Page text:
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Report looks at the different remuneration models in use by region and by agency type
On Tuesday 29th April, WFA released its 2014 report on “Global Agency Remuneration Trends and the use of performance metrics“. The report is based on a survey conducted early in 2014 which received responses from 43 WFA member companies, most of which were global marketing procurement specialists.
The report looks at the different remuneration models in use by region and by agency type, and for the first time ever, looks at over 28 common performance metrics and how their weighing can be adjusted and balanced across performance components as a whole.
Carried out in conjunction with global media management consultancy ID Comms, the survey shows that advertisers are increasingly looking to align agency interests with their business KPIs by giving them the chance to boost their income, if they can deliver additional value.
Eleven per cent of respondents already feature performance-based elements in their contracts (up from 7% in 2011). A further 37% of those surveyed saying they planned to implement performance incentives, 36% said they wanted to explore value-based compensation and 66% said they wanted to link agency income more closely to their own performance.
WFA members recommend the following best-practice advice:
- Start with the basics. Don’t try to create any new business models until you have the foundations in place. That means competitive agency rates and transparency on costs with your agency. Then other models can be built from understanding these fundamentals.
- Get senior marketing, procurement and finance stakeholder support. PBR models can impact the profitability of your relationship with the agency and this can change more the just the financial dynamics. Likewise, contracts and SLAs need to be changed to reflect progression within remuneration models.
- Develop relevant KPIs with the agency and make them measurable. Then make sure you measure them. Don’t confuse poor brand performance with poor agency performance, as it is often easier to blame your agency than look internally for faults or shortcomings. Ensure fairness.
- The PBR component ratio needs to be big enough to motivate the agency. There should be the possibility for the agency to achieve extra profit, otherwise the PBR won’t be attractive but in fact actually demotivating.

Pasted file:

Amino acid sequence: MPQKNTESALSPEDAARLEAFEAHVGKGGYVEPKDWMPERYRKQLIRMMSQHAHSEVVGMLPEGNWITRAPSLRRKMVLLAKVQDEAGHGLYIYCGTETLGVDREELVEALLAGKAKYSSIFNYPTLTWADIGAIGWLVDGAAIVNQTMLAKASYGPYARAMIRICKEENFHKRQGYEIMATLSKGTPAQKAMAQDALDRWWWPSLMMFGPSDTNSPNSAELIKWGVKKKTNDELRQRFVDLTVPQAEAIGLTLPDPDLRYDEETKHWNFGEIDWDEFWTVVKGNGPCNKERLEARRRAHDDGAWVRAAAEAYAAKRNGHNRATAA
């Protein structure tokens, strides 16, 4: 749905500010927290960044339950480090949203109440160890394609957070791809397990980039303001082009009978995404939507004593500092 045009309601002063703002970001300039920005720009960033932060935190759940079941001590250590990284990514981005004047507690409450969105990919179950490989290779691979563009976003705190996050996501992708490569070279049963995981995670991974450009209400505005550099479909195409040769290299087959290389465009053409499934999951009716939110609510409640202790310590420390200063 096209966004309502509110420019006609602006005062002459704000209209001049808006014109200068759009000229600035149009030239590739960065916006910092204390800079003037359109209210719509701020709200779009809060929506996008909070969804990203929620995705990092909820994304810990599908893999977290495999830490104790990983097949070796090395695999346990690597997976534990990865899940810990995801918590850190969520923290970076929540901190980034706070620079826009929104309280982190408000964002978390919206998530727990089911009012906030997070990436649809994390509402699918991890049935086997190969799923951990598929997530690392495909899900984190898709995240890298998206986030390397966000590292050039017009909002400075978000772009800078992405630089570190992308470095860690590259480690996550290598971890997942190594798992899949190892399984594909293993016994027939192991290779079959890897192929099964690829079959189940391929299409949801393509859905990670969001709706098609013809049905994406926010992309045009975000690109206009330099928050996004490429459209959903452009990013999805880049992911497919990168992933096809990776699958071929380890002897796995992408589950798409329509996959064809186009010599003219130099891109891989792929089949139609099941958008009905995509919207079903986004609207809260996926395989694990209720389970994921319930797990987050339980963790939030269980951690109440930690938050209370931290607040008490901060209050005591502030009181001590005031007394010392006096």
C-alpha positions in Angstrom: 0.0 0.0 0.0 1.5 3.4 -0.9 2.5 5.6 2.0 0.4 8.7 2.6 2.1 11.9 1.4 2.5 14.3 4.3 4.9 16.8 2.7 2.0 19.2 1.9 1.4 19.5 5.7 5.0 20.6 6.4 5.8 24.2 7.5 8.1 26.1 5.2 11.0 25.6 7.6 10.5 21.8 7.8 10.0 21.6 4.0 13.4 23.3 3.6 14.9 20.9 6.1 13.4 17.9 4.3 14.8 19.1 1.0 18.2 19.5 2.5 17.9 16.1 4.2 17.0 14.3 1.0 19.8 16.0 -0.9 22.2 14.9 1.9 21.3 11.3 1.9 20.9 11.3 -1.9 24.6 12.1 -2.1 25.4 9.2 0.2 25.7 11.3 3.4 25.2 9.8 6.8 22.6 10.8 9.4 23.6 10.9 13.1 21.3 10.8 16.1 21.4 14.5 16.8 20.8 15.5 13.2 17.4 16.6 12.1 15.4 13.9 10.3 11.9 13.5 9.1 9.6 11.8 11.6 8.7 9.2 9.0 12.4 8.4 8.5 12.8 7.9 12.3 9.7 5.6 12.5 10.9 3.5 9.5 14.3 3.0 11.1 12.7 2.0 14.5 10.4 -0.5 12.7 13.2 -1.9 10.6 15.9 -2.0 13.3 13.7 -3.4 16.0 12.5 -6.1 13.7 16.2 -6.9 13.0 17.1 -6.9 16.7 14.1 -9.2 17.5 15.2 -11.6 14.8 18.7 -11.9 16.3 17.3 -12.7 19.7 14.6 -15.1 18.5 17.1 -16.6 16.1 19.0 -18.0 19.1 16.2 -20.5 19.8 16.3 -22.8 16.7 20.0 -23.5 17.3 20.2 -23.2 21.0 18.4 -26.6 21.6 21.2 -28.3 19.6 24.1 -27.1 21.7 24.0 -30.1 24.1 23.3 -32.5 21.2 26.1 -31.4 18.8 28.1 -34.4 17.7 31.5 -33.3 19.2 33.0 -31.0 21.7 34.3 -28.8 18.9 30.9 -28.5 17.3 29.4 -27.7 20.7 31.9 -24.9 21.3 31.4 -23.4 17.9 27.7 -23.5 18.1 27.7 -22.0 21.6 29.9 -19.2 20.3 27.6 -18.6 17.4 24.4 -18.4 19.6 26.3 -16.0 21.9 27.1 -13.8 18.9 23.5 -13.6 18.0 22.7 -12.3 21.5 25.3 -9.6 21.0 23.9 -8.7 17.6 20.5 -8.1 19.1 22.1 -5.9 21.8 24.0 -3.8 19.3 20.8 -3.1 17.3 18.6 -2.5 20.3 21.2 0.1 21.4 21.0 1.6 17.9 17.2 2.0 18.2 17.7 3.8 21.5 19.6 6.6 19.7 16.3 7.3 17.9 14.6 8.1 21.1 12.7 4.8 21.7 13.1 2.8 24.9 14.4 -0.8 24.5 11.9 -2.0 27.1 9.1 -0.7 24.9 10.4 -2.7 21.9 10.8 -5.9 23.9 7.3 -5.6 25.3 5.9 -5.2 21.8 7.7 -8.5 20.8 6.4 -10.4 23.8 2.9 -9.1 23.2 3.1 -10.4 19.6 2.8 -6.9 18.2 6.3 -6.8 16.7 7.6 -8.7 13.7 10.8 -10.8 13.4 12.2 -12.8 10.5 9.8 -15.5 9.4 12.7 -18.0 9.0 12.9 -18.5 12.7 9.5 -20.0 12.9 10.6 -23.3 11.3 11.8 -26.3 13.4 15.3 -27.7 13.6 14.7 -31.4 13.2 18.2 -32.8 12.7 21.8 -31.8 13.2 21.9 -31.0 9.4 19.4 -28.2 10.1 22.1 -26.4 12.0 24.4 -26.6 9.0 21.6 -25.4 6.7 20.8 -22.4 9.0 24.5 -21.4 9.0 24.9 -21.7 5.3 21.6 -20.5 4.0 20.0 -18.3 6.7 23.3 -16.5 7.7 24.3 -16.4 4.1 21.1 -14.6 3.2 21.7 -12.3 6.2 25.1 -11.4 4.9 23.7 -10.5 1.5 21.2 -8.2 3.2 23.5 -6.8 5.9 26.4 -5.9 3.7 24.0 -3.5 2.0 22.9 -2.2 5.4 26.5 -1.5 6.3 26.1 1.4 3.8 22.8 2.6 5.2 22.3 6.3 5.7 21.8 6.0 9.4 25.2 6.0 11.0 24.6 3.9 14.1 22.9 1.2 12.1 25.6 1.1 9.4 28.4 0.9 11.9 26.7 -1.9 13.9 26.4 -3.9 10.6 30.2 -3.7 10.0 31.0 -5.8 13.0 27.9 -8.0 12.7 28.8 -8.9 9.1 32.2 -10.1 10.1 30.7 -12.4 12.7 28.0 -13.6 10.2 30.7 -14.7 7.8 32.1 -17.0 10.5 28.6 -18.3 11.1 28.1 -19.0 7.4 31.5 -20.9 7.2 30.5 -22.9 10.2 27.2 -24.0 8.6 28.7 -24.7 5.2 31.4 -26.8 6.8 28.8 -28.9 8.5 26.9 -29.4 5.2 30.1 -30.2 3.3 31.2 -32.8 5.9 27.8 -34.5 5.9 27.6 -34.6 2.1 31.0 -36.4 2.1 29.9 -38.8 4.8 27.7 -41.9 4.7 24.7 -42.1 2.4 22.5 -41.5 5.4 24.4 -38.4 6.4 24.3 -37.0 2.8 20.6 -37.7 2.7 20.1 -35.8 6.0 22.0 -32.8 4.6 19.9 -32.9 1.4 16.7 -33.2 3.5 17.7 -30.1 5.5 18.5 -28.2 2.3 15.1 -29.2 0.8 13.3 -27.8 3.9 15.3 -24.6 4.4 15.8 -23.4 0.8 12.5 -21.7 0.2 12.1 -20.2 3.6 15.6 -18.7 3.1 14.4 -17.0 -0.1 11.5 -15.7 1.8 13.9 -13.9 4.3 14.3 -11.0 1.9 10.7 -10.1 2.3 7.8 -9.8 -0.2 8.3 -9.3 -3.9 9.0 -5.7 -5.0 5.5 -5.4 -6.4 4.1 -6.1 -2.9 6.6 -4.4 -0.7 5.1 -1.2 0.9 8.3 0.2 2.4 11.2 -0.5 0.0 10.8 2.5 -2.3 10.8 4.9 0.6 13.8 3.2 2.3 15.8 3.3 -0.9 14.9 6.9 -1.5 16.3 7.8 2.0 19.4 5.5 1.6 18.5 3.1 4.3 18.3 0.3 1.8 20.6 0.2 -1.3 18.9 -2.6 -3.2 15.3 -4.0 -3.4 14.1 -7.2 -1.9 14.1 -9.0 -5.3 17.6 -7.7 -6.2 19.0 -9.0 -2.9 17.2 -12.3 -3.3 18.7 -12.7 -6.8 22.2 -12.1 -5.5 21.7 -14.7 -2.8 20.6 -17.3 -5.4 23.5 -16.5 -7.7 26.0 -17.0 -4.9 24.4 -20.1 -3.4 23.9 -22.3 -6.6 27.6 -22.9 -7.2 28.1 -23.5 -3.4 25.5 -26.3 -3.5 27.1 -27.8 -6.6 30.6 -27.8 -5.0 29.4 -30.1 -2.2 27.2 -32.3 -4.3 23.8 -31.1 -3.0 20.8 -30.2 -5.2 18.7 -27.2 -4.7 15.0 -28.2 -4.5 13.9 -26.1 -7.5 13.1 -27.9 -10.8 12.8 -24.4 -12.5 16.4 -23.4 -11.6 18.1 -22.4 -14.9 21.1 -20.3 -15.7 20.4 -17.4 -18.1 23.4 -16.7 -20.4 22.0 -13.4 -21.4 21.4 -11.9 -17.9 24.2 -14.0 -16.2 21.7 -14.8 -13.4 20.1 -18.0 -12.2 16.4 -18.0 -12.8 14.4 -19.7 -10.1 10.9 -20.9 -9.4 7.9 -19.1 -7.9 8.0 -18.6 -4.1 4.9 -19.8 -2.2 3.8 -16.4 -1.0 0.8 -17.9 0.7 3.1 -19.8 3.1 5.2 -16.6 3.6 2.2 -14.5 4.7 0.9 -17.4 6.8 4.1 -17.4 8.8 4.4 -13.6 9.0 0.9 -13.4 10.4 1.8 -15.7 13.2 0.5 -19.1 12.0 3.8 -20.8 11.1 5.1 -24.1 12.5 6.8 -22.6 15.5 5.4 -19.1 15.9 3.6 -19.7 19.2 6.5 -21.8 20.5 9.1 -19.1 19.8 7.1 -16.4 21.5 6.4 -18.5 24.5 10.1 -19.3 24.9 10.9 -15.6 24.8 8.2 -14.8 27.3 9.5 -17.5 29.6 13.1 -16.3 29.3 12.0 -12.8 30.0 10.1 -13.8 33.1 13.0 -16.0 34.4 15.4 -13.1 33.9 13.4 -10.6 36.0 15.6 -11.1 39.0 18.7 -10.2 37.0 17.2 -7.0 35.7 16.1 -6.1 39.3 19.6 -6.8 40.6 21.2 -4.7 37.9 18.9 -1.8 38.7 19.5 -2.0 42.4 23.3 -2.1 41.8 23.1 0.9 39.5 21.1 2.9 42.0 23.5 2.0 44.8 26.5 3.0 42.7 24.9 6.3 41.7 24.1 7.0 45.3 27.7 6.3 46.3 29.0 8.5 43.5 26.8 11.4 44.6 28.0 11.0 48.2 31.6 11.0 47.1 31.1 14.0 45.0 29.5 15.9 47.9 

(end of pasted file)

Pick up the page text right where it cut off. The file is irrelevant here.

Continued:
- Link agency bonuses with your own key business performance indicators (i.e. market share). Aligning to your company objectives can only bring agencies closer to your business, which is where they need to be to do their best work.
- Keep it simple and don’t over-complicate. The easier it is to understand, the easier it is for both client and agency to get on with the business of creating exemplary work. Keep a track of the different metrics being used and the resources needed to measure them (e.g. where does the data come from? And by when?). Ask your agency what they want to be measured on and make sure they are fully bought-in.
- Every performance based remuneration model should ensure it is designed to help make agencies work better together. Agencies should be incentivised to do this.
- Be conscious of what models you are using. Different schools of thought suggest you should either use the same models for all of your agencies, or use different ones depending on what service that agency is providing. Whichever option you choose, make sure it is deliberate and done for a reason.
- Consider the “what-ifs”. Example: if the target is 100, what happens if the agency gets to 99.5? What happens when the scope of work changes for the third time? Have you budgeted for the agency meeting 100% of their potential earnings? Etc.
- Clients should want agencies to be profitable businesses that attract great talent. Understanding that agencies need margin and profit in order to be run effectively is vital. However, marketers should not shy away from requiring transparency within cost structures and getting robust external benchmarks to be able to compare costs.